"Welcome both of you back to chicago tonight. Eddie bocanegra. let's start with you please. To what would you attribute this. Weekend's reduction in violence the core elements as took place. This week is that you had a lot of work that was done previously in the last several mines build up to what happened this past weekend. A strong efforts community agencies that are partying with police but also others who are in a very similar space. Continue to be creative and innovative in a way they're going about engaging the community and i think that's one of the contributing factors to seeing the kind of reduction is we saw his. Do you think this is relatively low number. Do you think it's a coincidence or could some of the city's anti-violence strategies be working. Well i i'm a. I'm a kind of a skeptic around that want to be quite honest with you. I think that overall there's been some huge efforts from from allow the community agency's representative here through cpap and richard and others That i would say they've been putting more work into the into the streets particularly as it relates even cold it right having to deal with that issue but the day i would say that there's a number of different factors that did help reduce violence yesterday but my biggest question. Is you know. We still have historical highs past several months in combat last year in year before that. So i i'm hoping in good faith. Allow the efforts of places past weekend is related to those efforts. However if we want to continue to william prove that would happen. This weakness weekend was was effective in artist. Banerjee wheezy conceited. Demonstrate those impacts in the weeks to come and then also means the mayor herself in her strategies that i always say you know needs to be reassessed on on a regular basis and vaughn bryant as we just heard superintendent. David brown had praise for the role of violence. Interrupters and other outreach. Workers for this weekend's reduction would you say violence interrupters and pd officers. Have a good working relationship. I would say we have a professional understanding Reality is outreach. workers Can't really associate themselves with police officers out of work. Because they can't be credible for the work they do with necessarily a relationship. But i think that we're at a historic point of understanding and acceptance of the role of outreach workers. I think the police trust the training that they're getting and the professional standards that they're they're into today and they didn't yesteryear so from that perspective. I do think there's an mutual respect and we're able to complement each other as we're doing our any talk a little bit about the violence of being. Excuse me the dangers of being a violence interrupt or and how gangs respond when organizations like yours are out doing the work that you do well to. What is it question. I'm sure could could add to this one. You know how i started. My career was doing work Back in in west chicago predominant in little village lettering your your your net worth leveraging relationships is something that gets overlooked by many people but the biggest investments and someone like was doing street hours was doing interventional. Were really relies on odd that intel that you're gathering from relationships that you're building trying to get ahead of some of the allegations applauding in many cases. Also that's really critical and too often men do themselves and women put themselves in harm's way as a matter of fact about a year and a half ago two years ago. Two of our staff in russia kogyo through one of our partners in the community broad daylight. They're engaging young man to make sure they come back into the program and doing that. Somebody comes out of the gang wig and his shoes into into the crowd about three or four shots. Were fired into the car. Hopefully nobody was hit. But that's one example of many examples that that i'll share that too often are staff are challenged with those situations. I would also say know. What are the things that they're doing also very differently. We need to continue to not only bill religion but to engage them and provides something tangible i employment in other cases is to address some of the behaviors that is leading to these these these issues such as in the mitchell mental health or kind of therapy are just some examples of how the field in itself has has definitely evolved von know that pd cancelled days off. They put officers on twelve hour shifts over the course of the weekend. What's the reaction from the community. That increased police presence for community already believes itself to.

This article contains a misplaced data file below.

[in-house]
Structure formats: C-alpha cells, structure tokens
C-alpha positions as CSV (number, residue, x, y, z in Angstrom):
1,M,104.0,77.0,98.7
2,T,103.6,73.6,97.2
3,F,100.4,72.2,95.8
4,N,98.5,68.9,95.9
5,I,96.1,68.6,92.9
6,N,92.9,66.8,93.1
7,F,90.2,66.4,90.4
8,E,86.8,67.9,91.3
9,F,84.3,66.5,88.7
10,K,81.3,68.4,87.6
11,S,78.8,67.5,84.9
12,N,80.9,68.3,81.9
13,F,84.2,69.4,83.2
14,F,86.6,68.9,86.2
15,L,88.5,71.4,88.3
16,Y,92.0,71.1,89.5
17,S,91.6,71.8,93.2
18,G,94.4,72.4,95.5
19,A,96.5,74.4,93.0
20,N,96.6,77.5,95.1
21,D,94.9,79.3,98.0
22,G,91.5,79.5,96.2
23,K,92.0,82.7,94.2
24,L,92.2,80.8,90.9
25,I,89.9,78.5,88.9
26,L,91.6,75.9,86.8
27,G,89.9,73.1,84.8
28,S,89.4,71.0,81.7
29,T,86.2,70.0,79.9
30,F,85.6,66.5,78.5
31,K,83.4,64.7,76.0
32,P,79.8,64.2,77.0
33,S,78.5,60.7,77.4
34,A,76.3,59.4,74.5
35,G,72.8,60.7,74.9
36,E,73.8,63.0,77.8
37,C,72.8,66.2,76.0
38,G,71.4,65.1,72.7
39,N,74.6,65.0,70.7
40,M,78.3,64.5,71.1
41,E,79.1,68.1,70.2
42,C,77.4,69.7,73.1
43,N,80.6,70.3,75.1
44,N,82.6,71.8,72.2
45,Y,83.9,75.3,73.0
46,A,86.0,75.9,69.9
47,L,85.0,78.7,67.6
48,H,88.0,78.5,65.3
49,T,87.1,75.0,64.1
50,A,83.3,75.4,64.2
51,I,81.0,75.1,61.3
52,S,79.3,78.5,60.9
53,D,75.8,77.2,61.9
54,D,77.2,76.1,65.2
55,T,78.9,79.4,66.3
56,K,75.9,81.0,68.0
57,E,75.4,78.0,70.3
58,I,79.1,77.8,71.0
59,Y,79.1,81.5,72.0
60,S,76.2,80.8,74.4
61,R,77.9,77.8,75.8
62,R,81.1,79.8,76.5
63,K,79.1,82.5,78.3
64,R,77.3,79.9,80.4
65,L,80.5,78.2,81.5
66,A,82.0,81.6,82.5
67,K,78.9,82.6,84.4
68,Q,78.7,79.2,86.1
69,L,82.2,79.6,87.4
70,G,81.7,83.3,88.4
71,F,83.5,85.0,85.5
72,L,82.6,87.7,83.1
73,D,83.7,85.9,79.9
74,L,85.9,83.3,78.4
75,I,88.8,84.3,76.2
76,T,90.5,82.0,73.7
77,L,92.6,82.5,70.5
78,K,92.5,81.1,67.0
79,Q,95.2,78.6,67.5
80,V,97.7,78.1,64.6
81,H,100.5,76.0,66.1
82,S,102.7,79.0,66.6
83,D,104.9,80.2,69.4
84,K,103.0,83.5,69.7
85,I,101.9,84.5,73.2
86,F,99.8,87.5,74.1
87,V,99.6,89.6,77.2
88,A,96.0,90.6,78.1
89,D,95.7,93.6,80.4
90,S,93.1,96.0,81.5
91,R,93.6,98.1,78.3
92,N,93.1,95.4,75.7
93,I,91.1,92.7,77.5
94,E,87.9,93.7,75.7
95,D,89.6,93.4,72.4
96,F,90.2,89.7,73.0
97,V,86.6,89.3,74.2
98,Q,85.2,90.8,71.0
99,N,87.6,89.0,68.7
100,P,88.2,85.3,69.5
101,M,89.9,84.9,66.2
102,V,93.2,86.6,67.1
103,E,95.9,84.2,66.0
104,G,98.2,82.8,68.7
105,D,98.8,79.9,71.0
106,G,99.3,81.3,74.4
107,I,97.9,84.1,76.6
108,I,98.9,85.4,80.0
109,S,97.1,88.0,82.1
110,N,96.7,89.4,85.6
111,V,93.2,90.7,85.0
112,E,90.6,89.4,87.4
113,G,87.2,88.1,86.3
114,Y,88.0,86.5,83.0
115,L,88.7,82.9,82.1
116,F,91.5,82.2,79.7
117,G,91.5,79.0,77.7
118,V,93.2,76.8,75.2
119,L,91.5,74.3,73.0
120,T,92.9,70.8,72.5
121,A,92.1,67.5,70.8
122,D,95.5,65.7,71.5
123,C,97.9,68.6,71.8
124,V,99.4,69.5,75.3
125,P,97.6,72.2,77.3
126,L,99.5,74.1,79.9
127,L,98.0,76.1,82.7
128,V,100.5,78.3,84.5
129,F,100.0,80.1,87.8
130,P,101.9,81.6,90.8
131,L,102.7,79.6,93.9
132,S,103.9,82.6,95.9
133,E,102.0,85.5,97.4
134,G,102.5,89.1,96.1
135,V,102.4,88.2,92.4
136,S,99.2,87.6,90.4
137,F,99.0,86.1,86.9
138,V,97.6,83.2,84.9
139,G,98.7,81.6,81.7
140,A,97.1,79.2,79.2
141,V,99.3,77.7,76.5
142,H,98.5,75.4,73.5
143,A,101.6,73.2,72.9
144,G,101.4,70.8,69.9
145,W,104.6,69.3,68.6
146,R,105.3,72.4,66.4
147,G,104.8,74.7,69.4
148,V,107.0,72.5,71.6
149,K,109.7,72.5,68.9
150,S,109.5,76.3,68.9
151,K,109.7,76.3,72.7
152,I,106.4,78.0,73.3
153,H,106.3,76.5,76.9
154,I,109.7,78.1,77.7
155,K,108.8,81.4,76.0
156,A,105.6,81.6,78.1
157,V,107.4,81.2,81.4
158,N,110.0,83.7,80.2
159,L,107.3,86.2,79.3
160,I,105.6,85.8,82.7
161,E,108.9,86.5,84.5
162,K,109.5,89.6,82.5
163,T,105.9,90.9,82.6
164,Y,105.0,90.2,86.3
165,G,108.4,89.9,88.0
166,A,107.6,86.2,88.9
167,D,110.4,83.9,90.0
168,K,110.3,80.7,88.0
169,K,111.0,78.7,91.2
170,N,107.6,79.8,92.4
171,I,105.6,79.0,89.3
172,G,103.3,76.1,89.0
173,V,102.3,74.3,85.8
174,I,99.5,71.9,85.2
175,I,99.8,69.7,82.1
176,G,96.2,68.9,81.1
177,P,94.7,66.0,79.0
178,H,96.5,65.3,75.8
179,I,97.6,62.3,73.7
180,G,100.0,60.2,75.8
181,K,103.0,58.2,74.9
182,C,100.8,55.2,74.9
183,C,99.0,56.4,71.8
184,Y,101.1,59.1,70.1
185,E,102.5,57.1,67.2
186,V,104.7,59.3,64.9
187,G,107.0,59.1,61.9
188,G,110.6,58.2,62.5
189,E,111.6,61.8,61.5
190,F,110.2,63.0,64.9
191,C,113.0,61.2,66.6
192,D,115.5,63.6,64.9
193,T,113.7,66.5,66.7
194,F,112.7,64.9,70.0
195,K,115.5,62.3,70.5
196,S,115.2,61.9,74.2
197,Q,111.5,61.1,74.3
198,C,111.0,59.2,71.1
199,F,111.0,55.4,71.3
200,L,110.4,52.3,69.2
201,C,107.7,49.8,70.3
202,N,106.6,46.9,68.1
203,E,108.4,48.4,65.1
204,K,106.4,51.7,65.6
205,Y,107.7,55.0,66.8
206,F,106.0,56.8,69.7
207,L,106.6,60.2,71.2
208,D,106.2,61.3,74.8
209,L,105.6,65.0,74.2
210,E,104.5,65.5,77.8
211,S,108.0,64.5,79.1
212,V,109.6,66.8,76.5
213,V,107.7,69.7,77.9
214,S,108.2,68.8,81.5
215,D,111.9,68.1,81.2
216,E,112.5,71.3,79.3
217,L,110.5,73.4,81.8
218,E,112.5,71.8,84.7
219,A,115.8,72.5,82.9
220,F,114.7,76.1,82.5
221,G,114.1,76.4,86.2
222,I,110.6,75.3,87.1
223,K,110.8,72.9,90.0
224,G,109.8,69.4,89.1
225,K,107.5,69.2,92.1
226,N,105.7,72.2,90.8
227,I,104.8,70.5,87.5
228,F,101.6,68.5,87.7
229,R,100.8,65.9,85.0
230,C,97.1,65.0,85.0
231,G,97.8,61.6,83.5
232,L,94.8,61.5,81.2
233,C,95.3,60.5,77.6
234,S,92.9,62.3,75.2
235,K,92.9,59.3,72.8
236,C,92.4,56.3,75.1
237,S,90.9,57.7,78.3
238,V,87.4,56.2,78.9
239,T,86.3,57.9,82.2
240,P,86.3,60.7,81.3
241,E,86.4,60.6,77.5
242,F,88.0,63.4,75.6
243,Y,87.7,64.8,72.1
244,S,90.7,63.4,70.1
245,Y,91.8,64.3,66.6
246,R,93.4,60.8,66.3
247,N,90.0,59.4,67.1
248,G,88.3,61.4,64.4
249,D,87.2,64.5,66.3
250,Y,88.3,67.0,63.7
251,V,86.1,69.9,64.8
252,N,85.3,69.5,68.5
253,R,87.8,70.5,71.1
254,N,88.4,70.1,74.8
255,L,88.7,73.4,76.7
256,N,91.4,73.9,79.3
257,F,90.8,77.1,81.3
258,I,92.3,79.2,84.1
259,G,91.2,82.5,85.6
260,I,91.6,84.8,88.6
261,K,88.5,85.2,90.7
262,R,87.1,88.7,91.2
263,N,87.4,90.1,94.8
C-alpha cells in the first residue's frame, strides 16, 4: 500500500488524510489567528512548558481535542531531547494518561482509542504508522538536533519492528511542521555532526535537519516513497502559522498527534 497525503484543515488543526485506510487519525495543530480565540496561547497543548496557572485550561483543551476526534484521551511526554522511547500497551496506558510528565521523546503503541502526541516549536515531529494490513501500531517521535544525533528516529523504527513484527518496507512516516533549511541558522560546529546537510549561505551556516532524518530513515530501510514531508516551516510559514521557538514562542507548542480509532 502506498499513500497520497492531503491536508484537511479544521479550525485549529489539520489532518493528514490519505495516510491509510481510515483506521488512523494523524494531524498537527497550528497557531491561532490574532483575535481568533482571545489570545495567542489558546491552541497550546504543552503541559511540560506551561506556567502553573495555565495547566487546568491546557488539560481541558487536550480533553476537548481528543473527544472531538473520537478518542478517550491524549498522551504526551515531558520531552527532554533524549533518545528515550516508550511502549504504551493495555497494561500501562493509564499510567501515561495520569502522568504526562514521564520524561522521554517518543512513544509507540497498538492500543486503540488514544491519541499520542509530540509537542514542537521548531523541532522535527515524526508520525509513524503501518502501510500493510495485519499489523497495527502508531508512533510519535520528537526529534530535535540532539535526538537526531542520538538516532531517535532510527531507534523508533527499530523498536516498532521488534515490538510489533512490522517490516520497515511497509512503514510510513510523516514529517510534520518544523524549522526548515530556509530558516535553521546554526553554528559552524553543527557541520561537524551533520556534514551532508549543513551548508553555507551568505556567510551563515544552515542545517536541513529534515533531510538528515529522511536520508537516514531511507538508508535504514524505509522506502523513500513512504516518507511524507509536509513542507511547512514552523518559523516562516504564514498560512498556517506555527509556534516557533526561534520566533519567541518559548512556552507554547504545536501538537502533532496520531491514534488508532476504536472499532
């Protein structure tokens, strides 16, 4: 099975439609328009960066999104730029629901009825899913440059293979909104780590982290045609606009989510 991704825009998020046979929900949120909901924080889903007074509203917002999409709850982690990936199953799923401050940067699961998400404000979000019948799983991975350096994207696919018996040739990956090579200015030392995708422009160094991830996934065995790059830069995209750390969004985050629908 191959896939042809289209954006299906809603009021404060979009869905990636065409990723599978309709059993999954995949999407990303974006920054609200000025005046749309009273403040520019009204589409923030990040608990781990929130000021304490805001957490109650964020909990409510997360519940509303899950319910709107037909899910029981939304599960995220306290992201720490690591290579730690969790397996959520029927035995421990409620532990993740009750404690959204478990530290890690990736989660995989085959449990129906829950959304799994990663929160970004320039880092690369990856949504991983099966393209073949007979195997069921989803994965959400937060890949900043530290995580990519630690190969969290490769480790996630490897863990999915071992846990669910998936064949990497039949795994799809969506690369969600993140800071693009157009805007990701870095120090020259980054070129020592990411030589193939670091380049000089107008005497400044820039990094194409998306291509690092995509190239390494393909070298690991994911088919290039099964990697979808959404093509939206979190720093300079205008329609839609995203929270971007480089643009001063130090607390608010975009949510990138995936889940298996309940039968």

Chicago's homicide rate decreases for the third straight year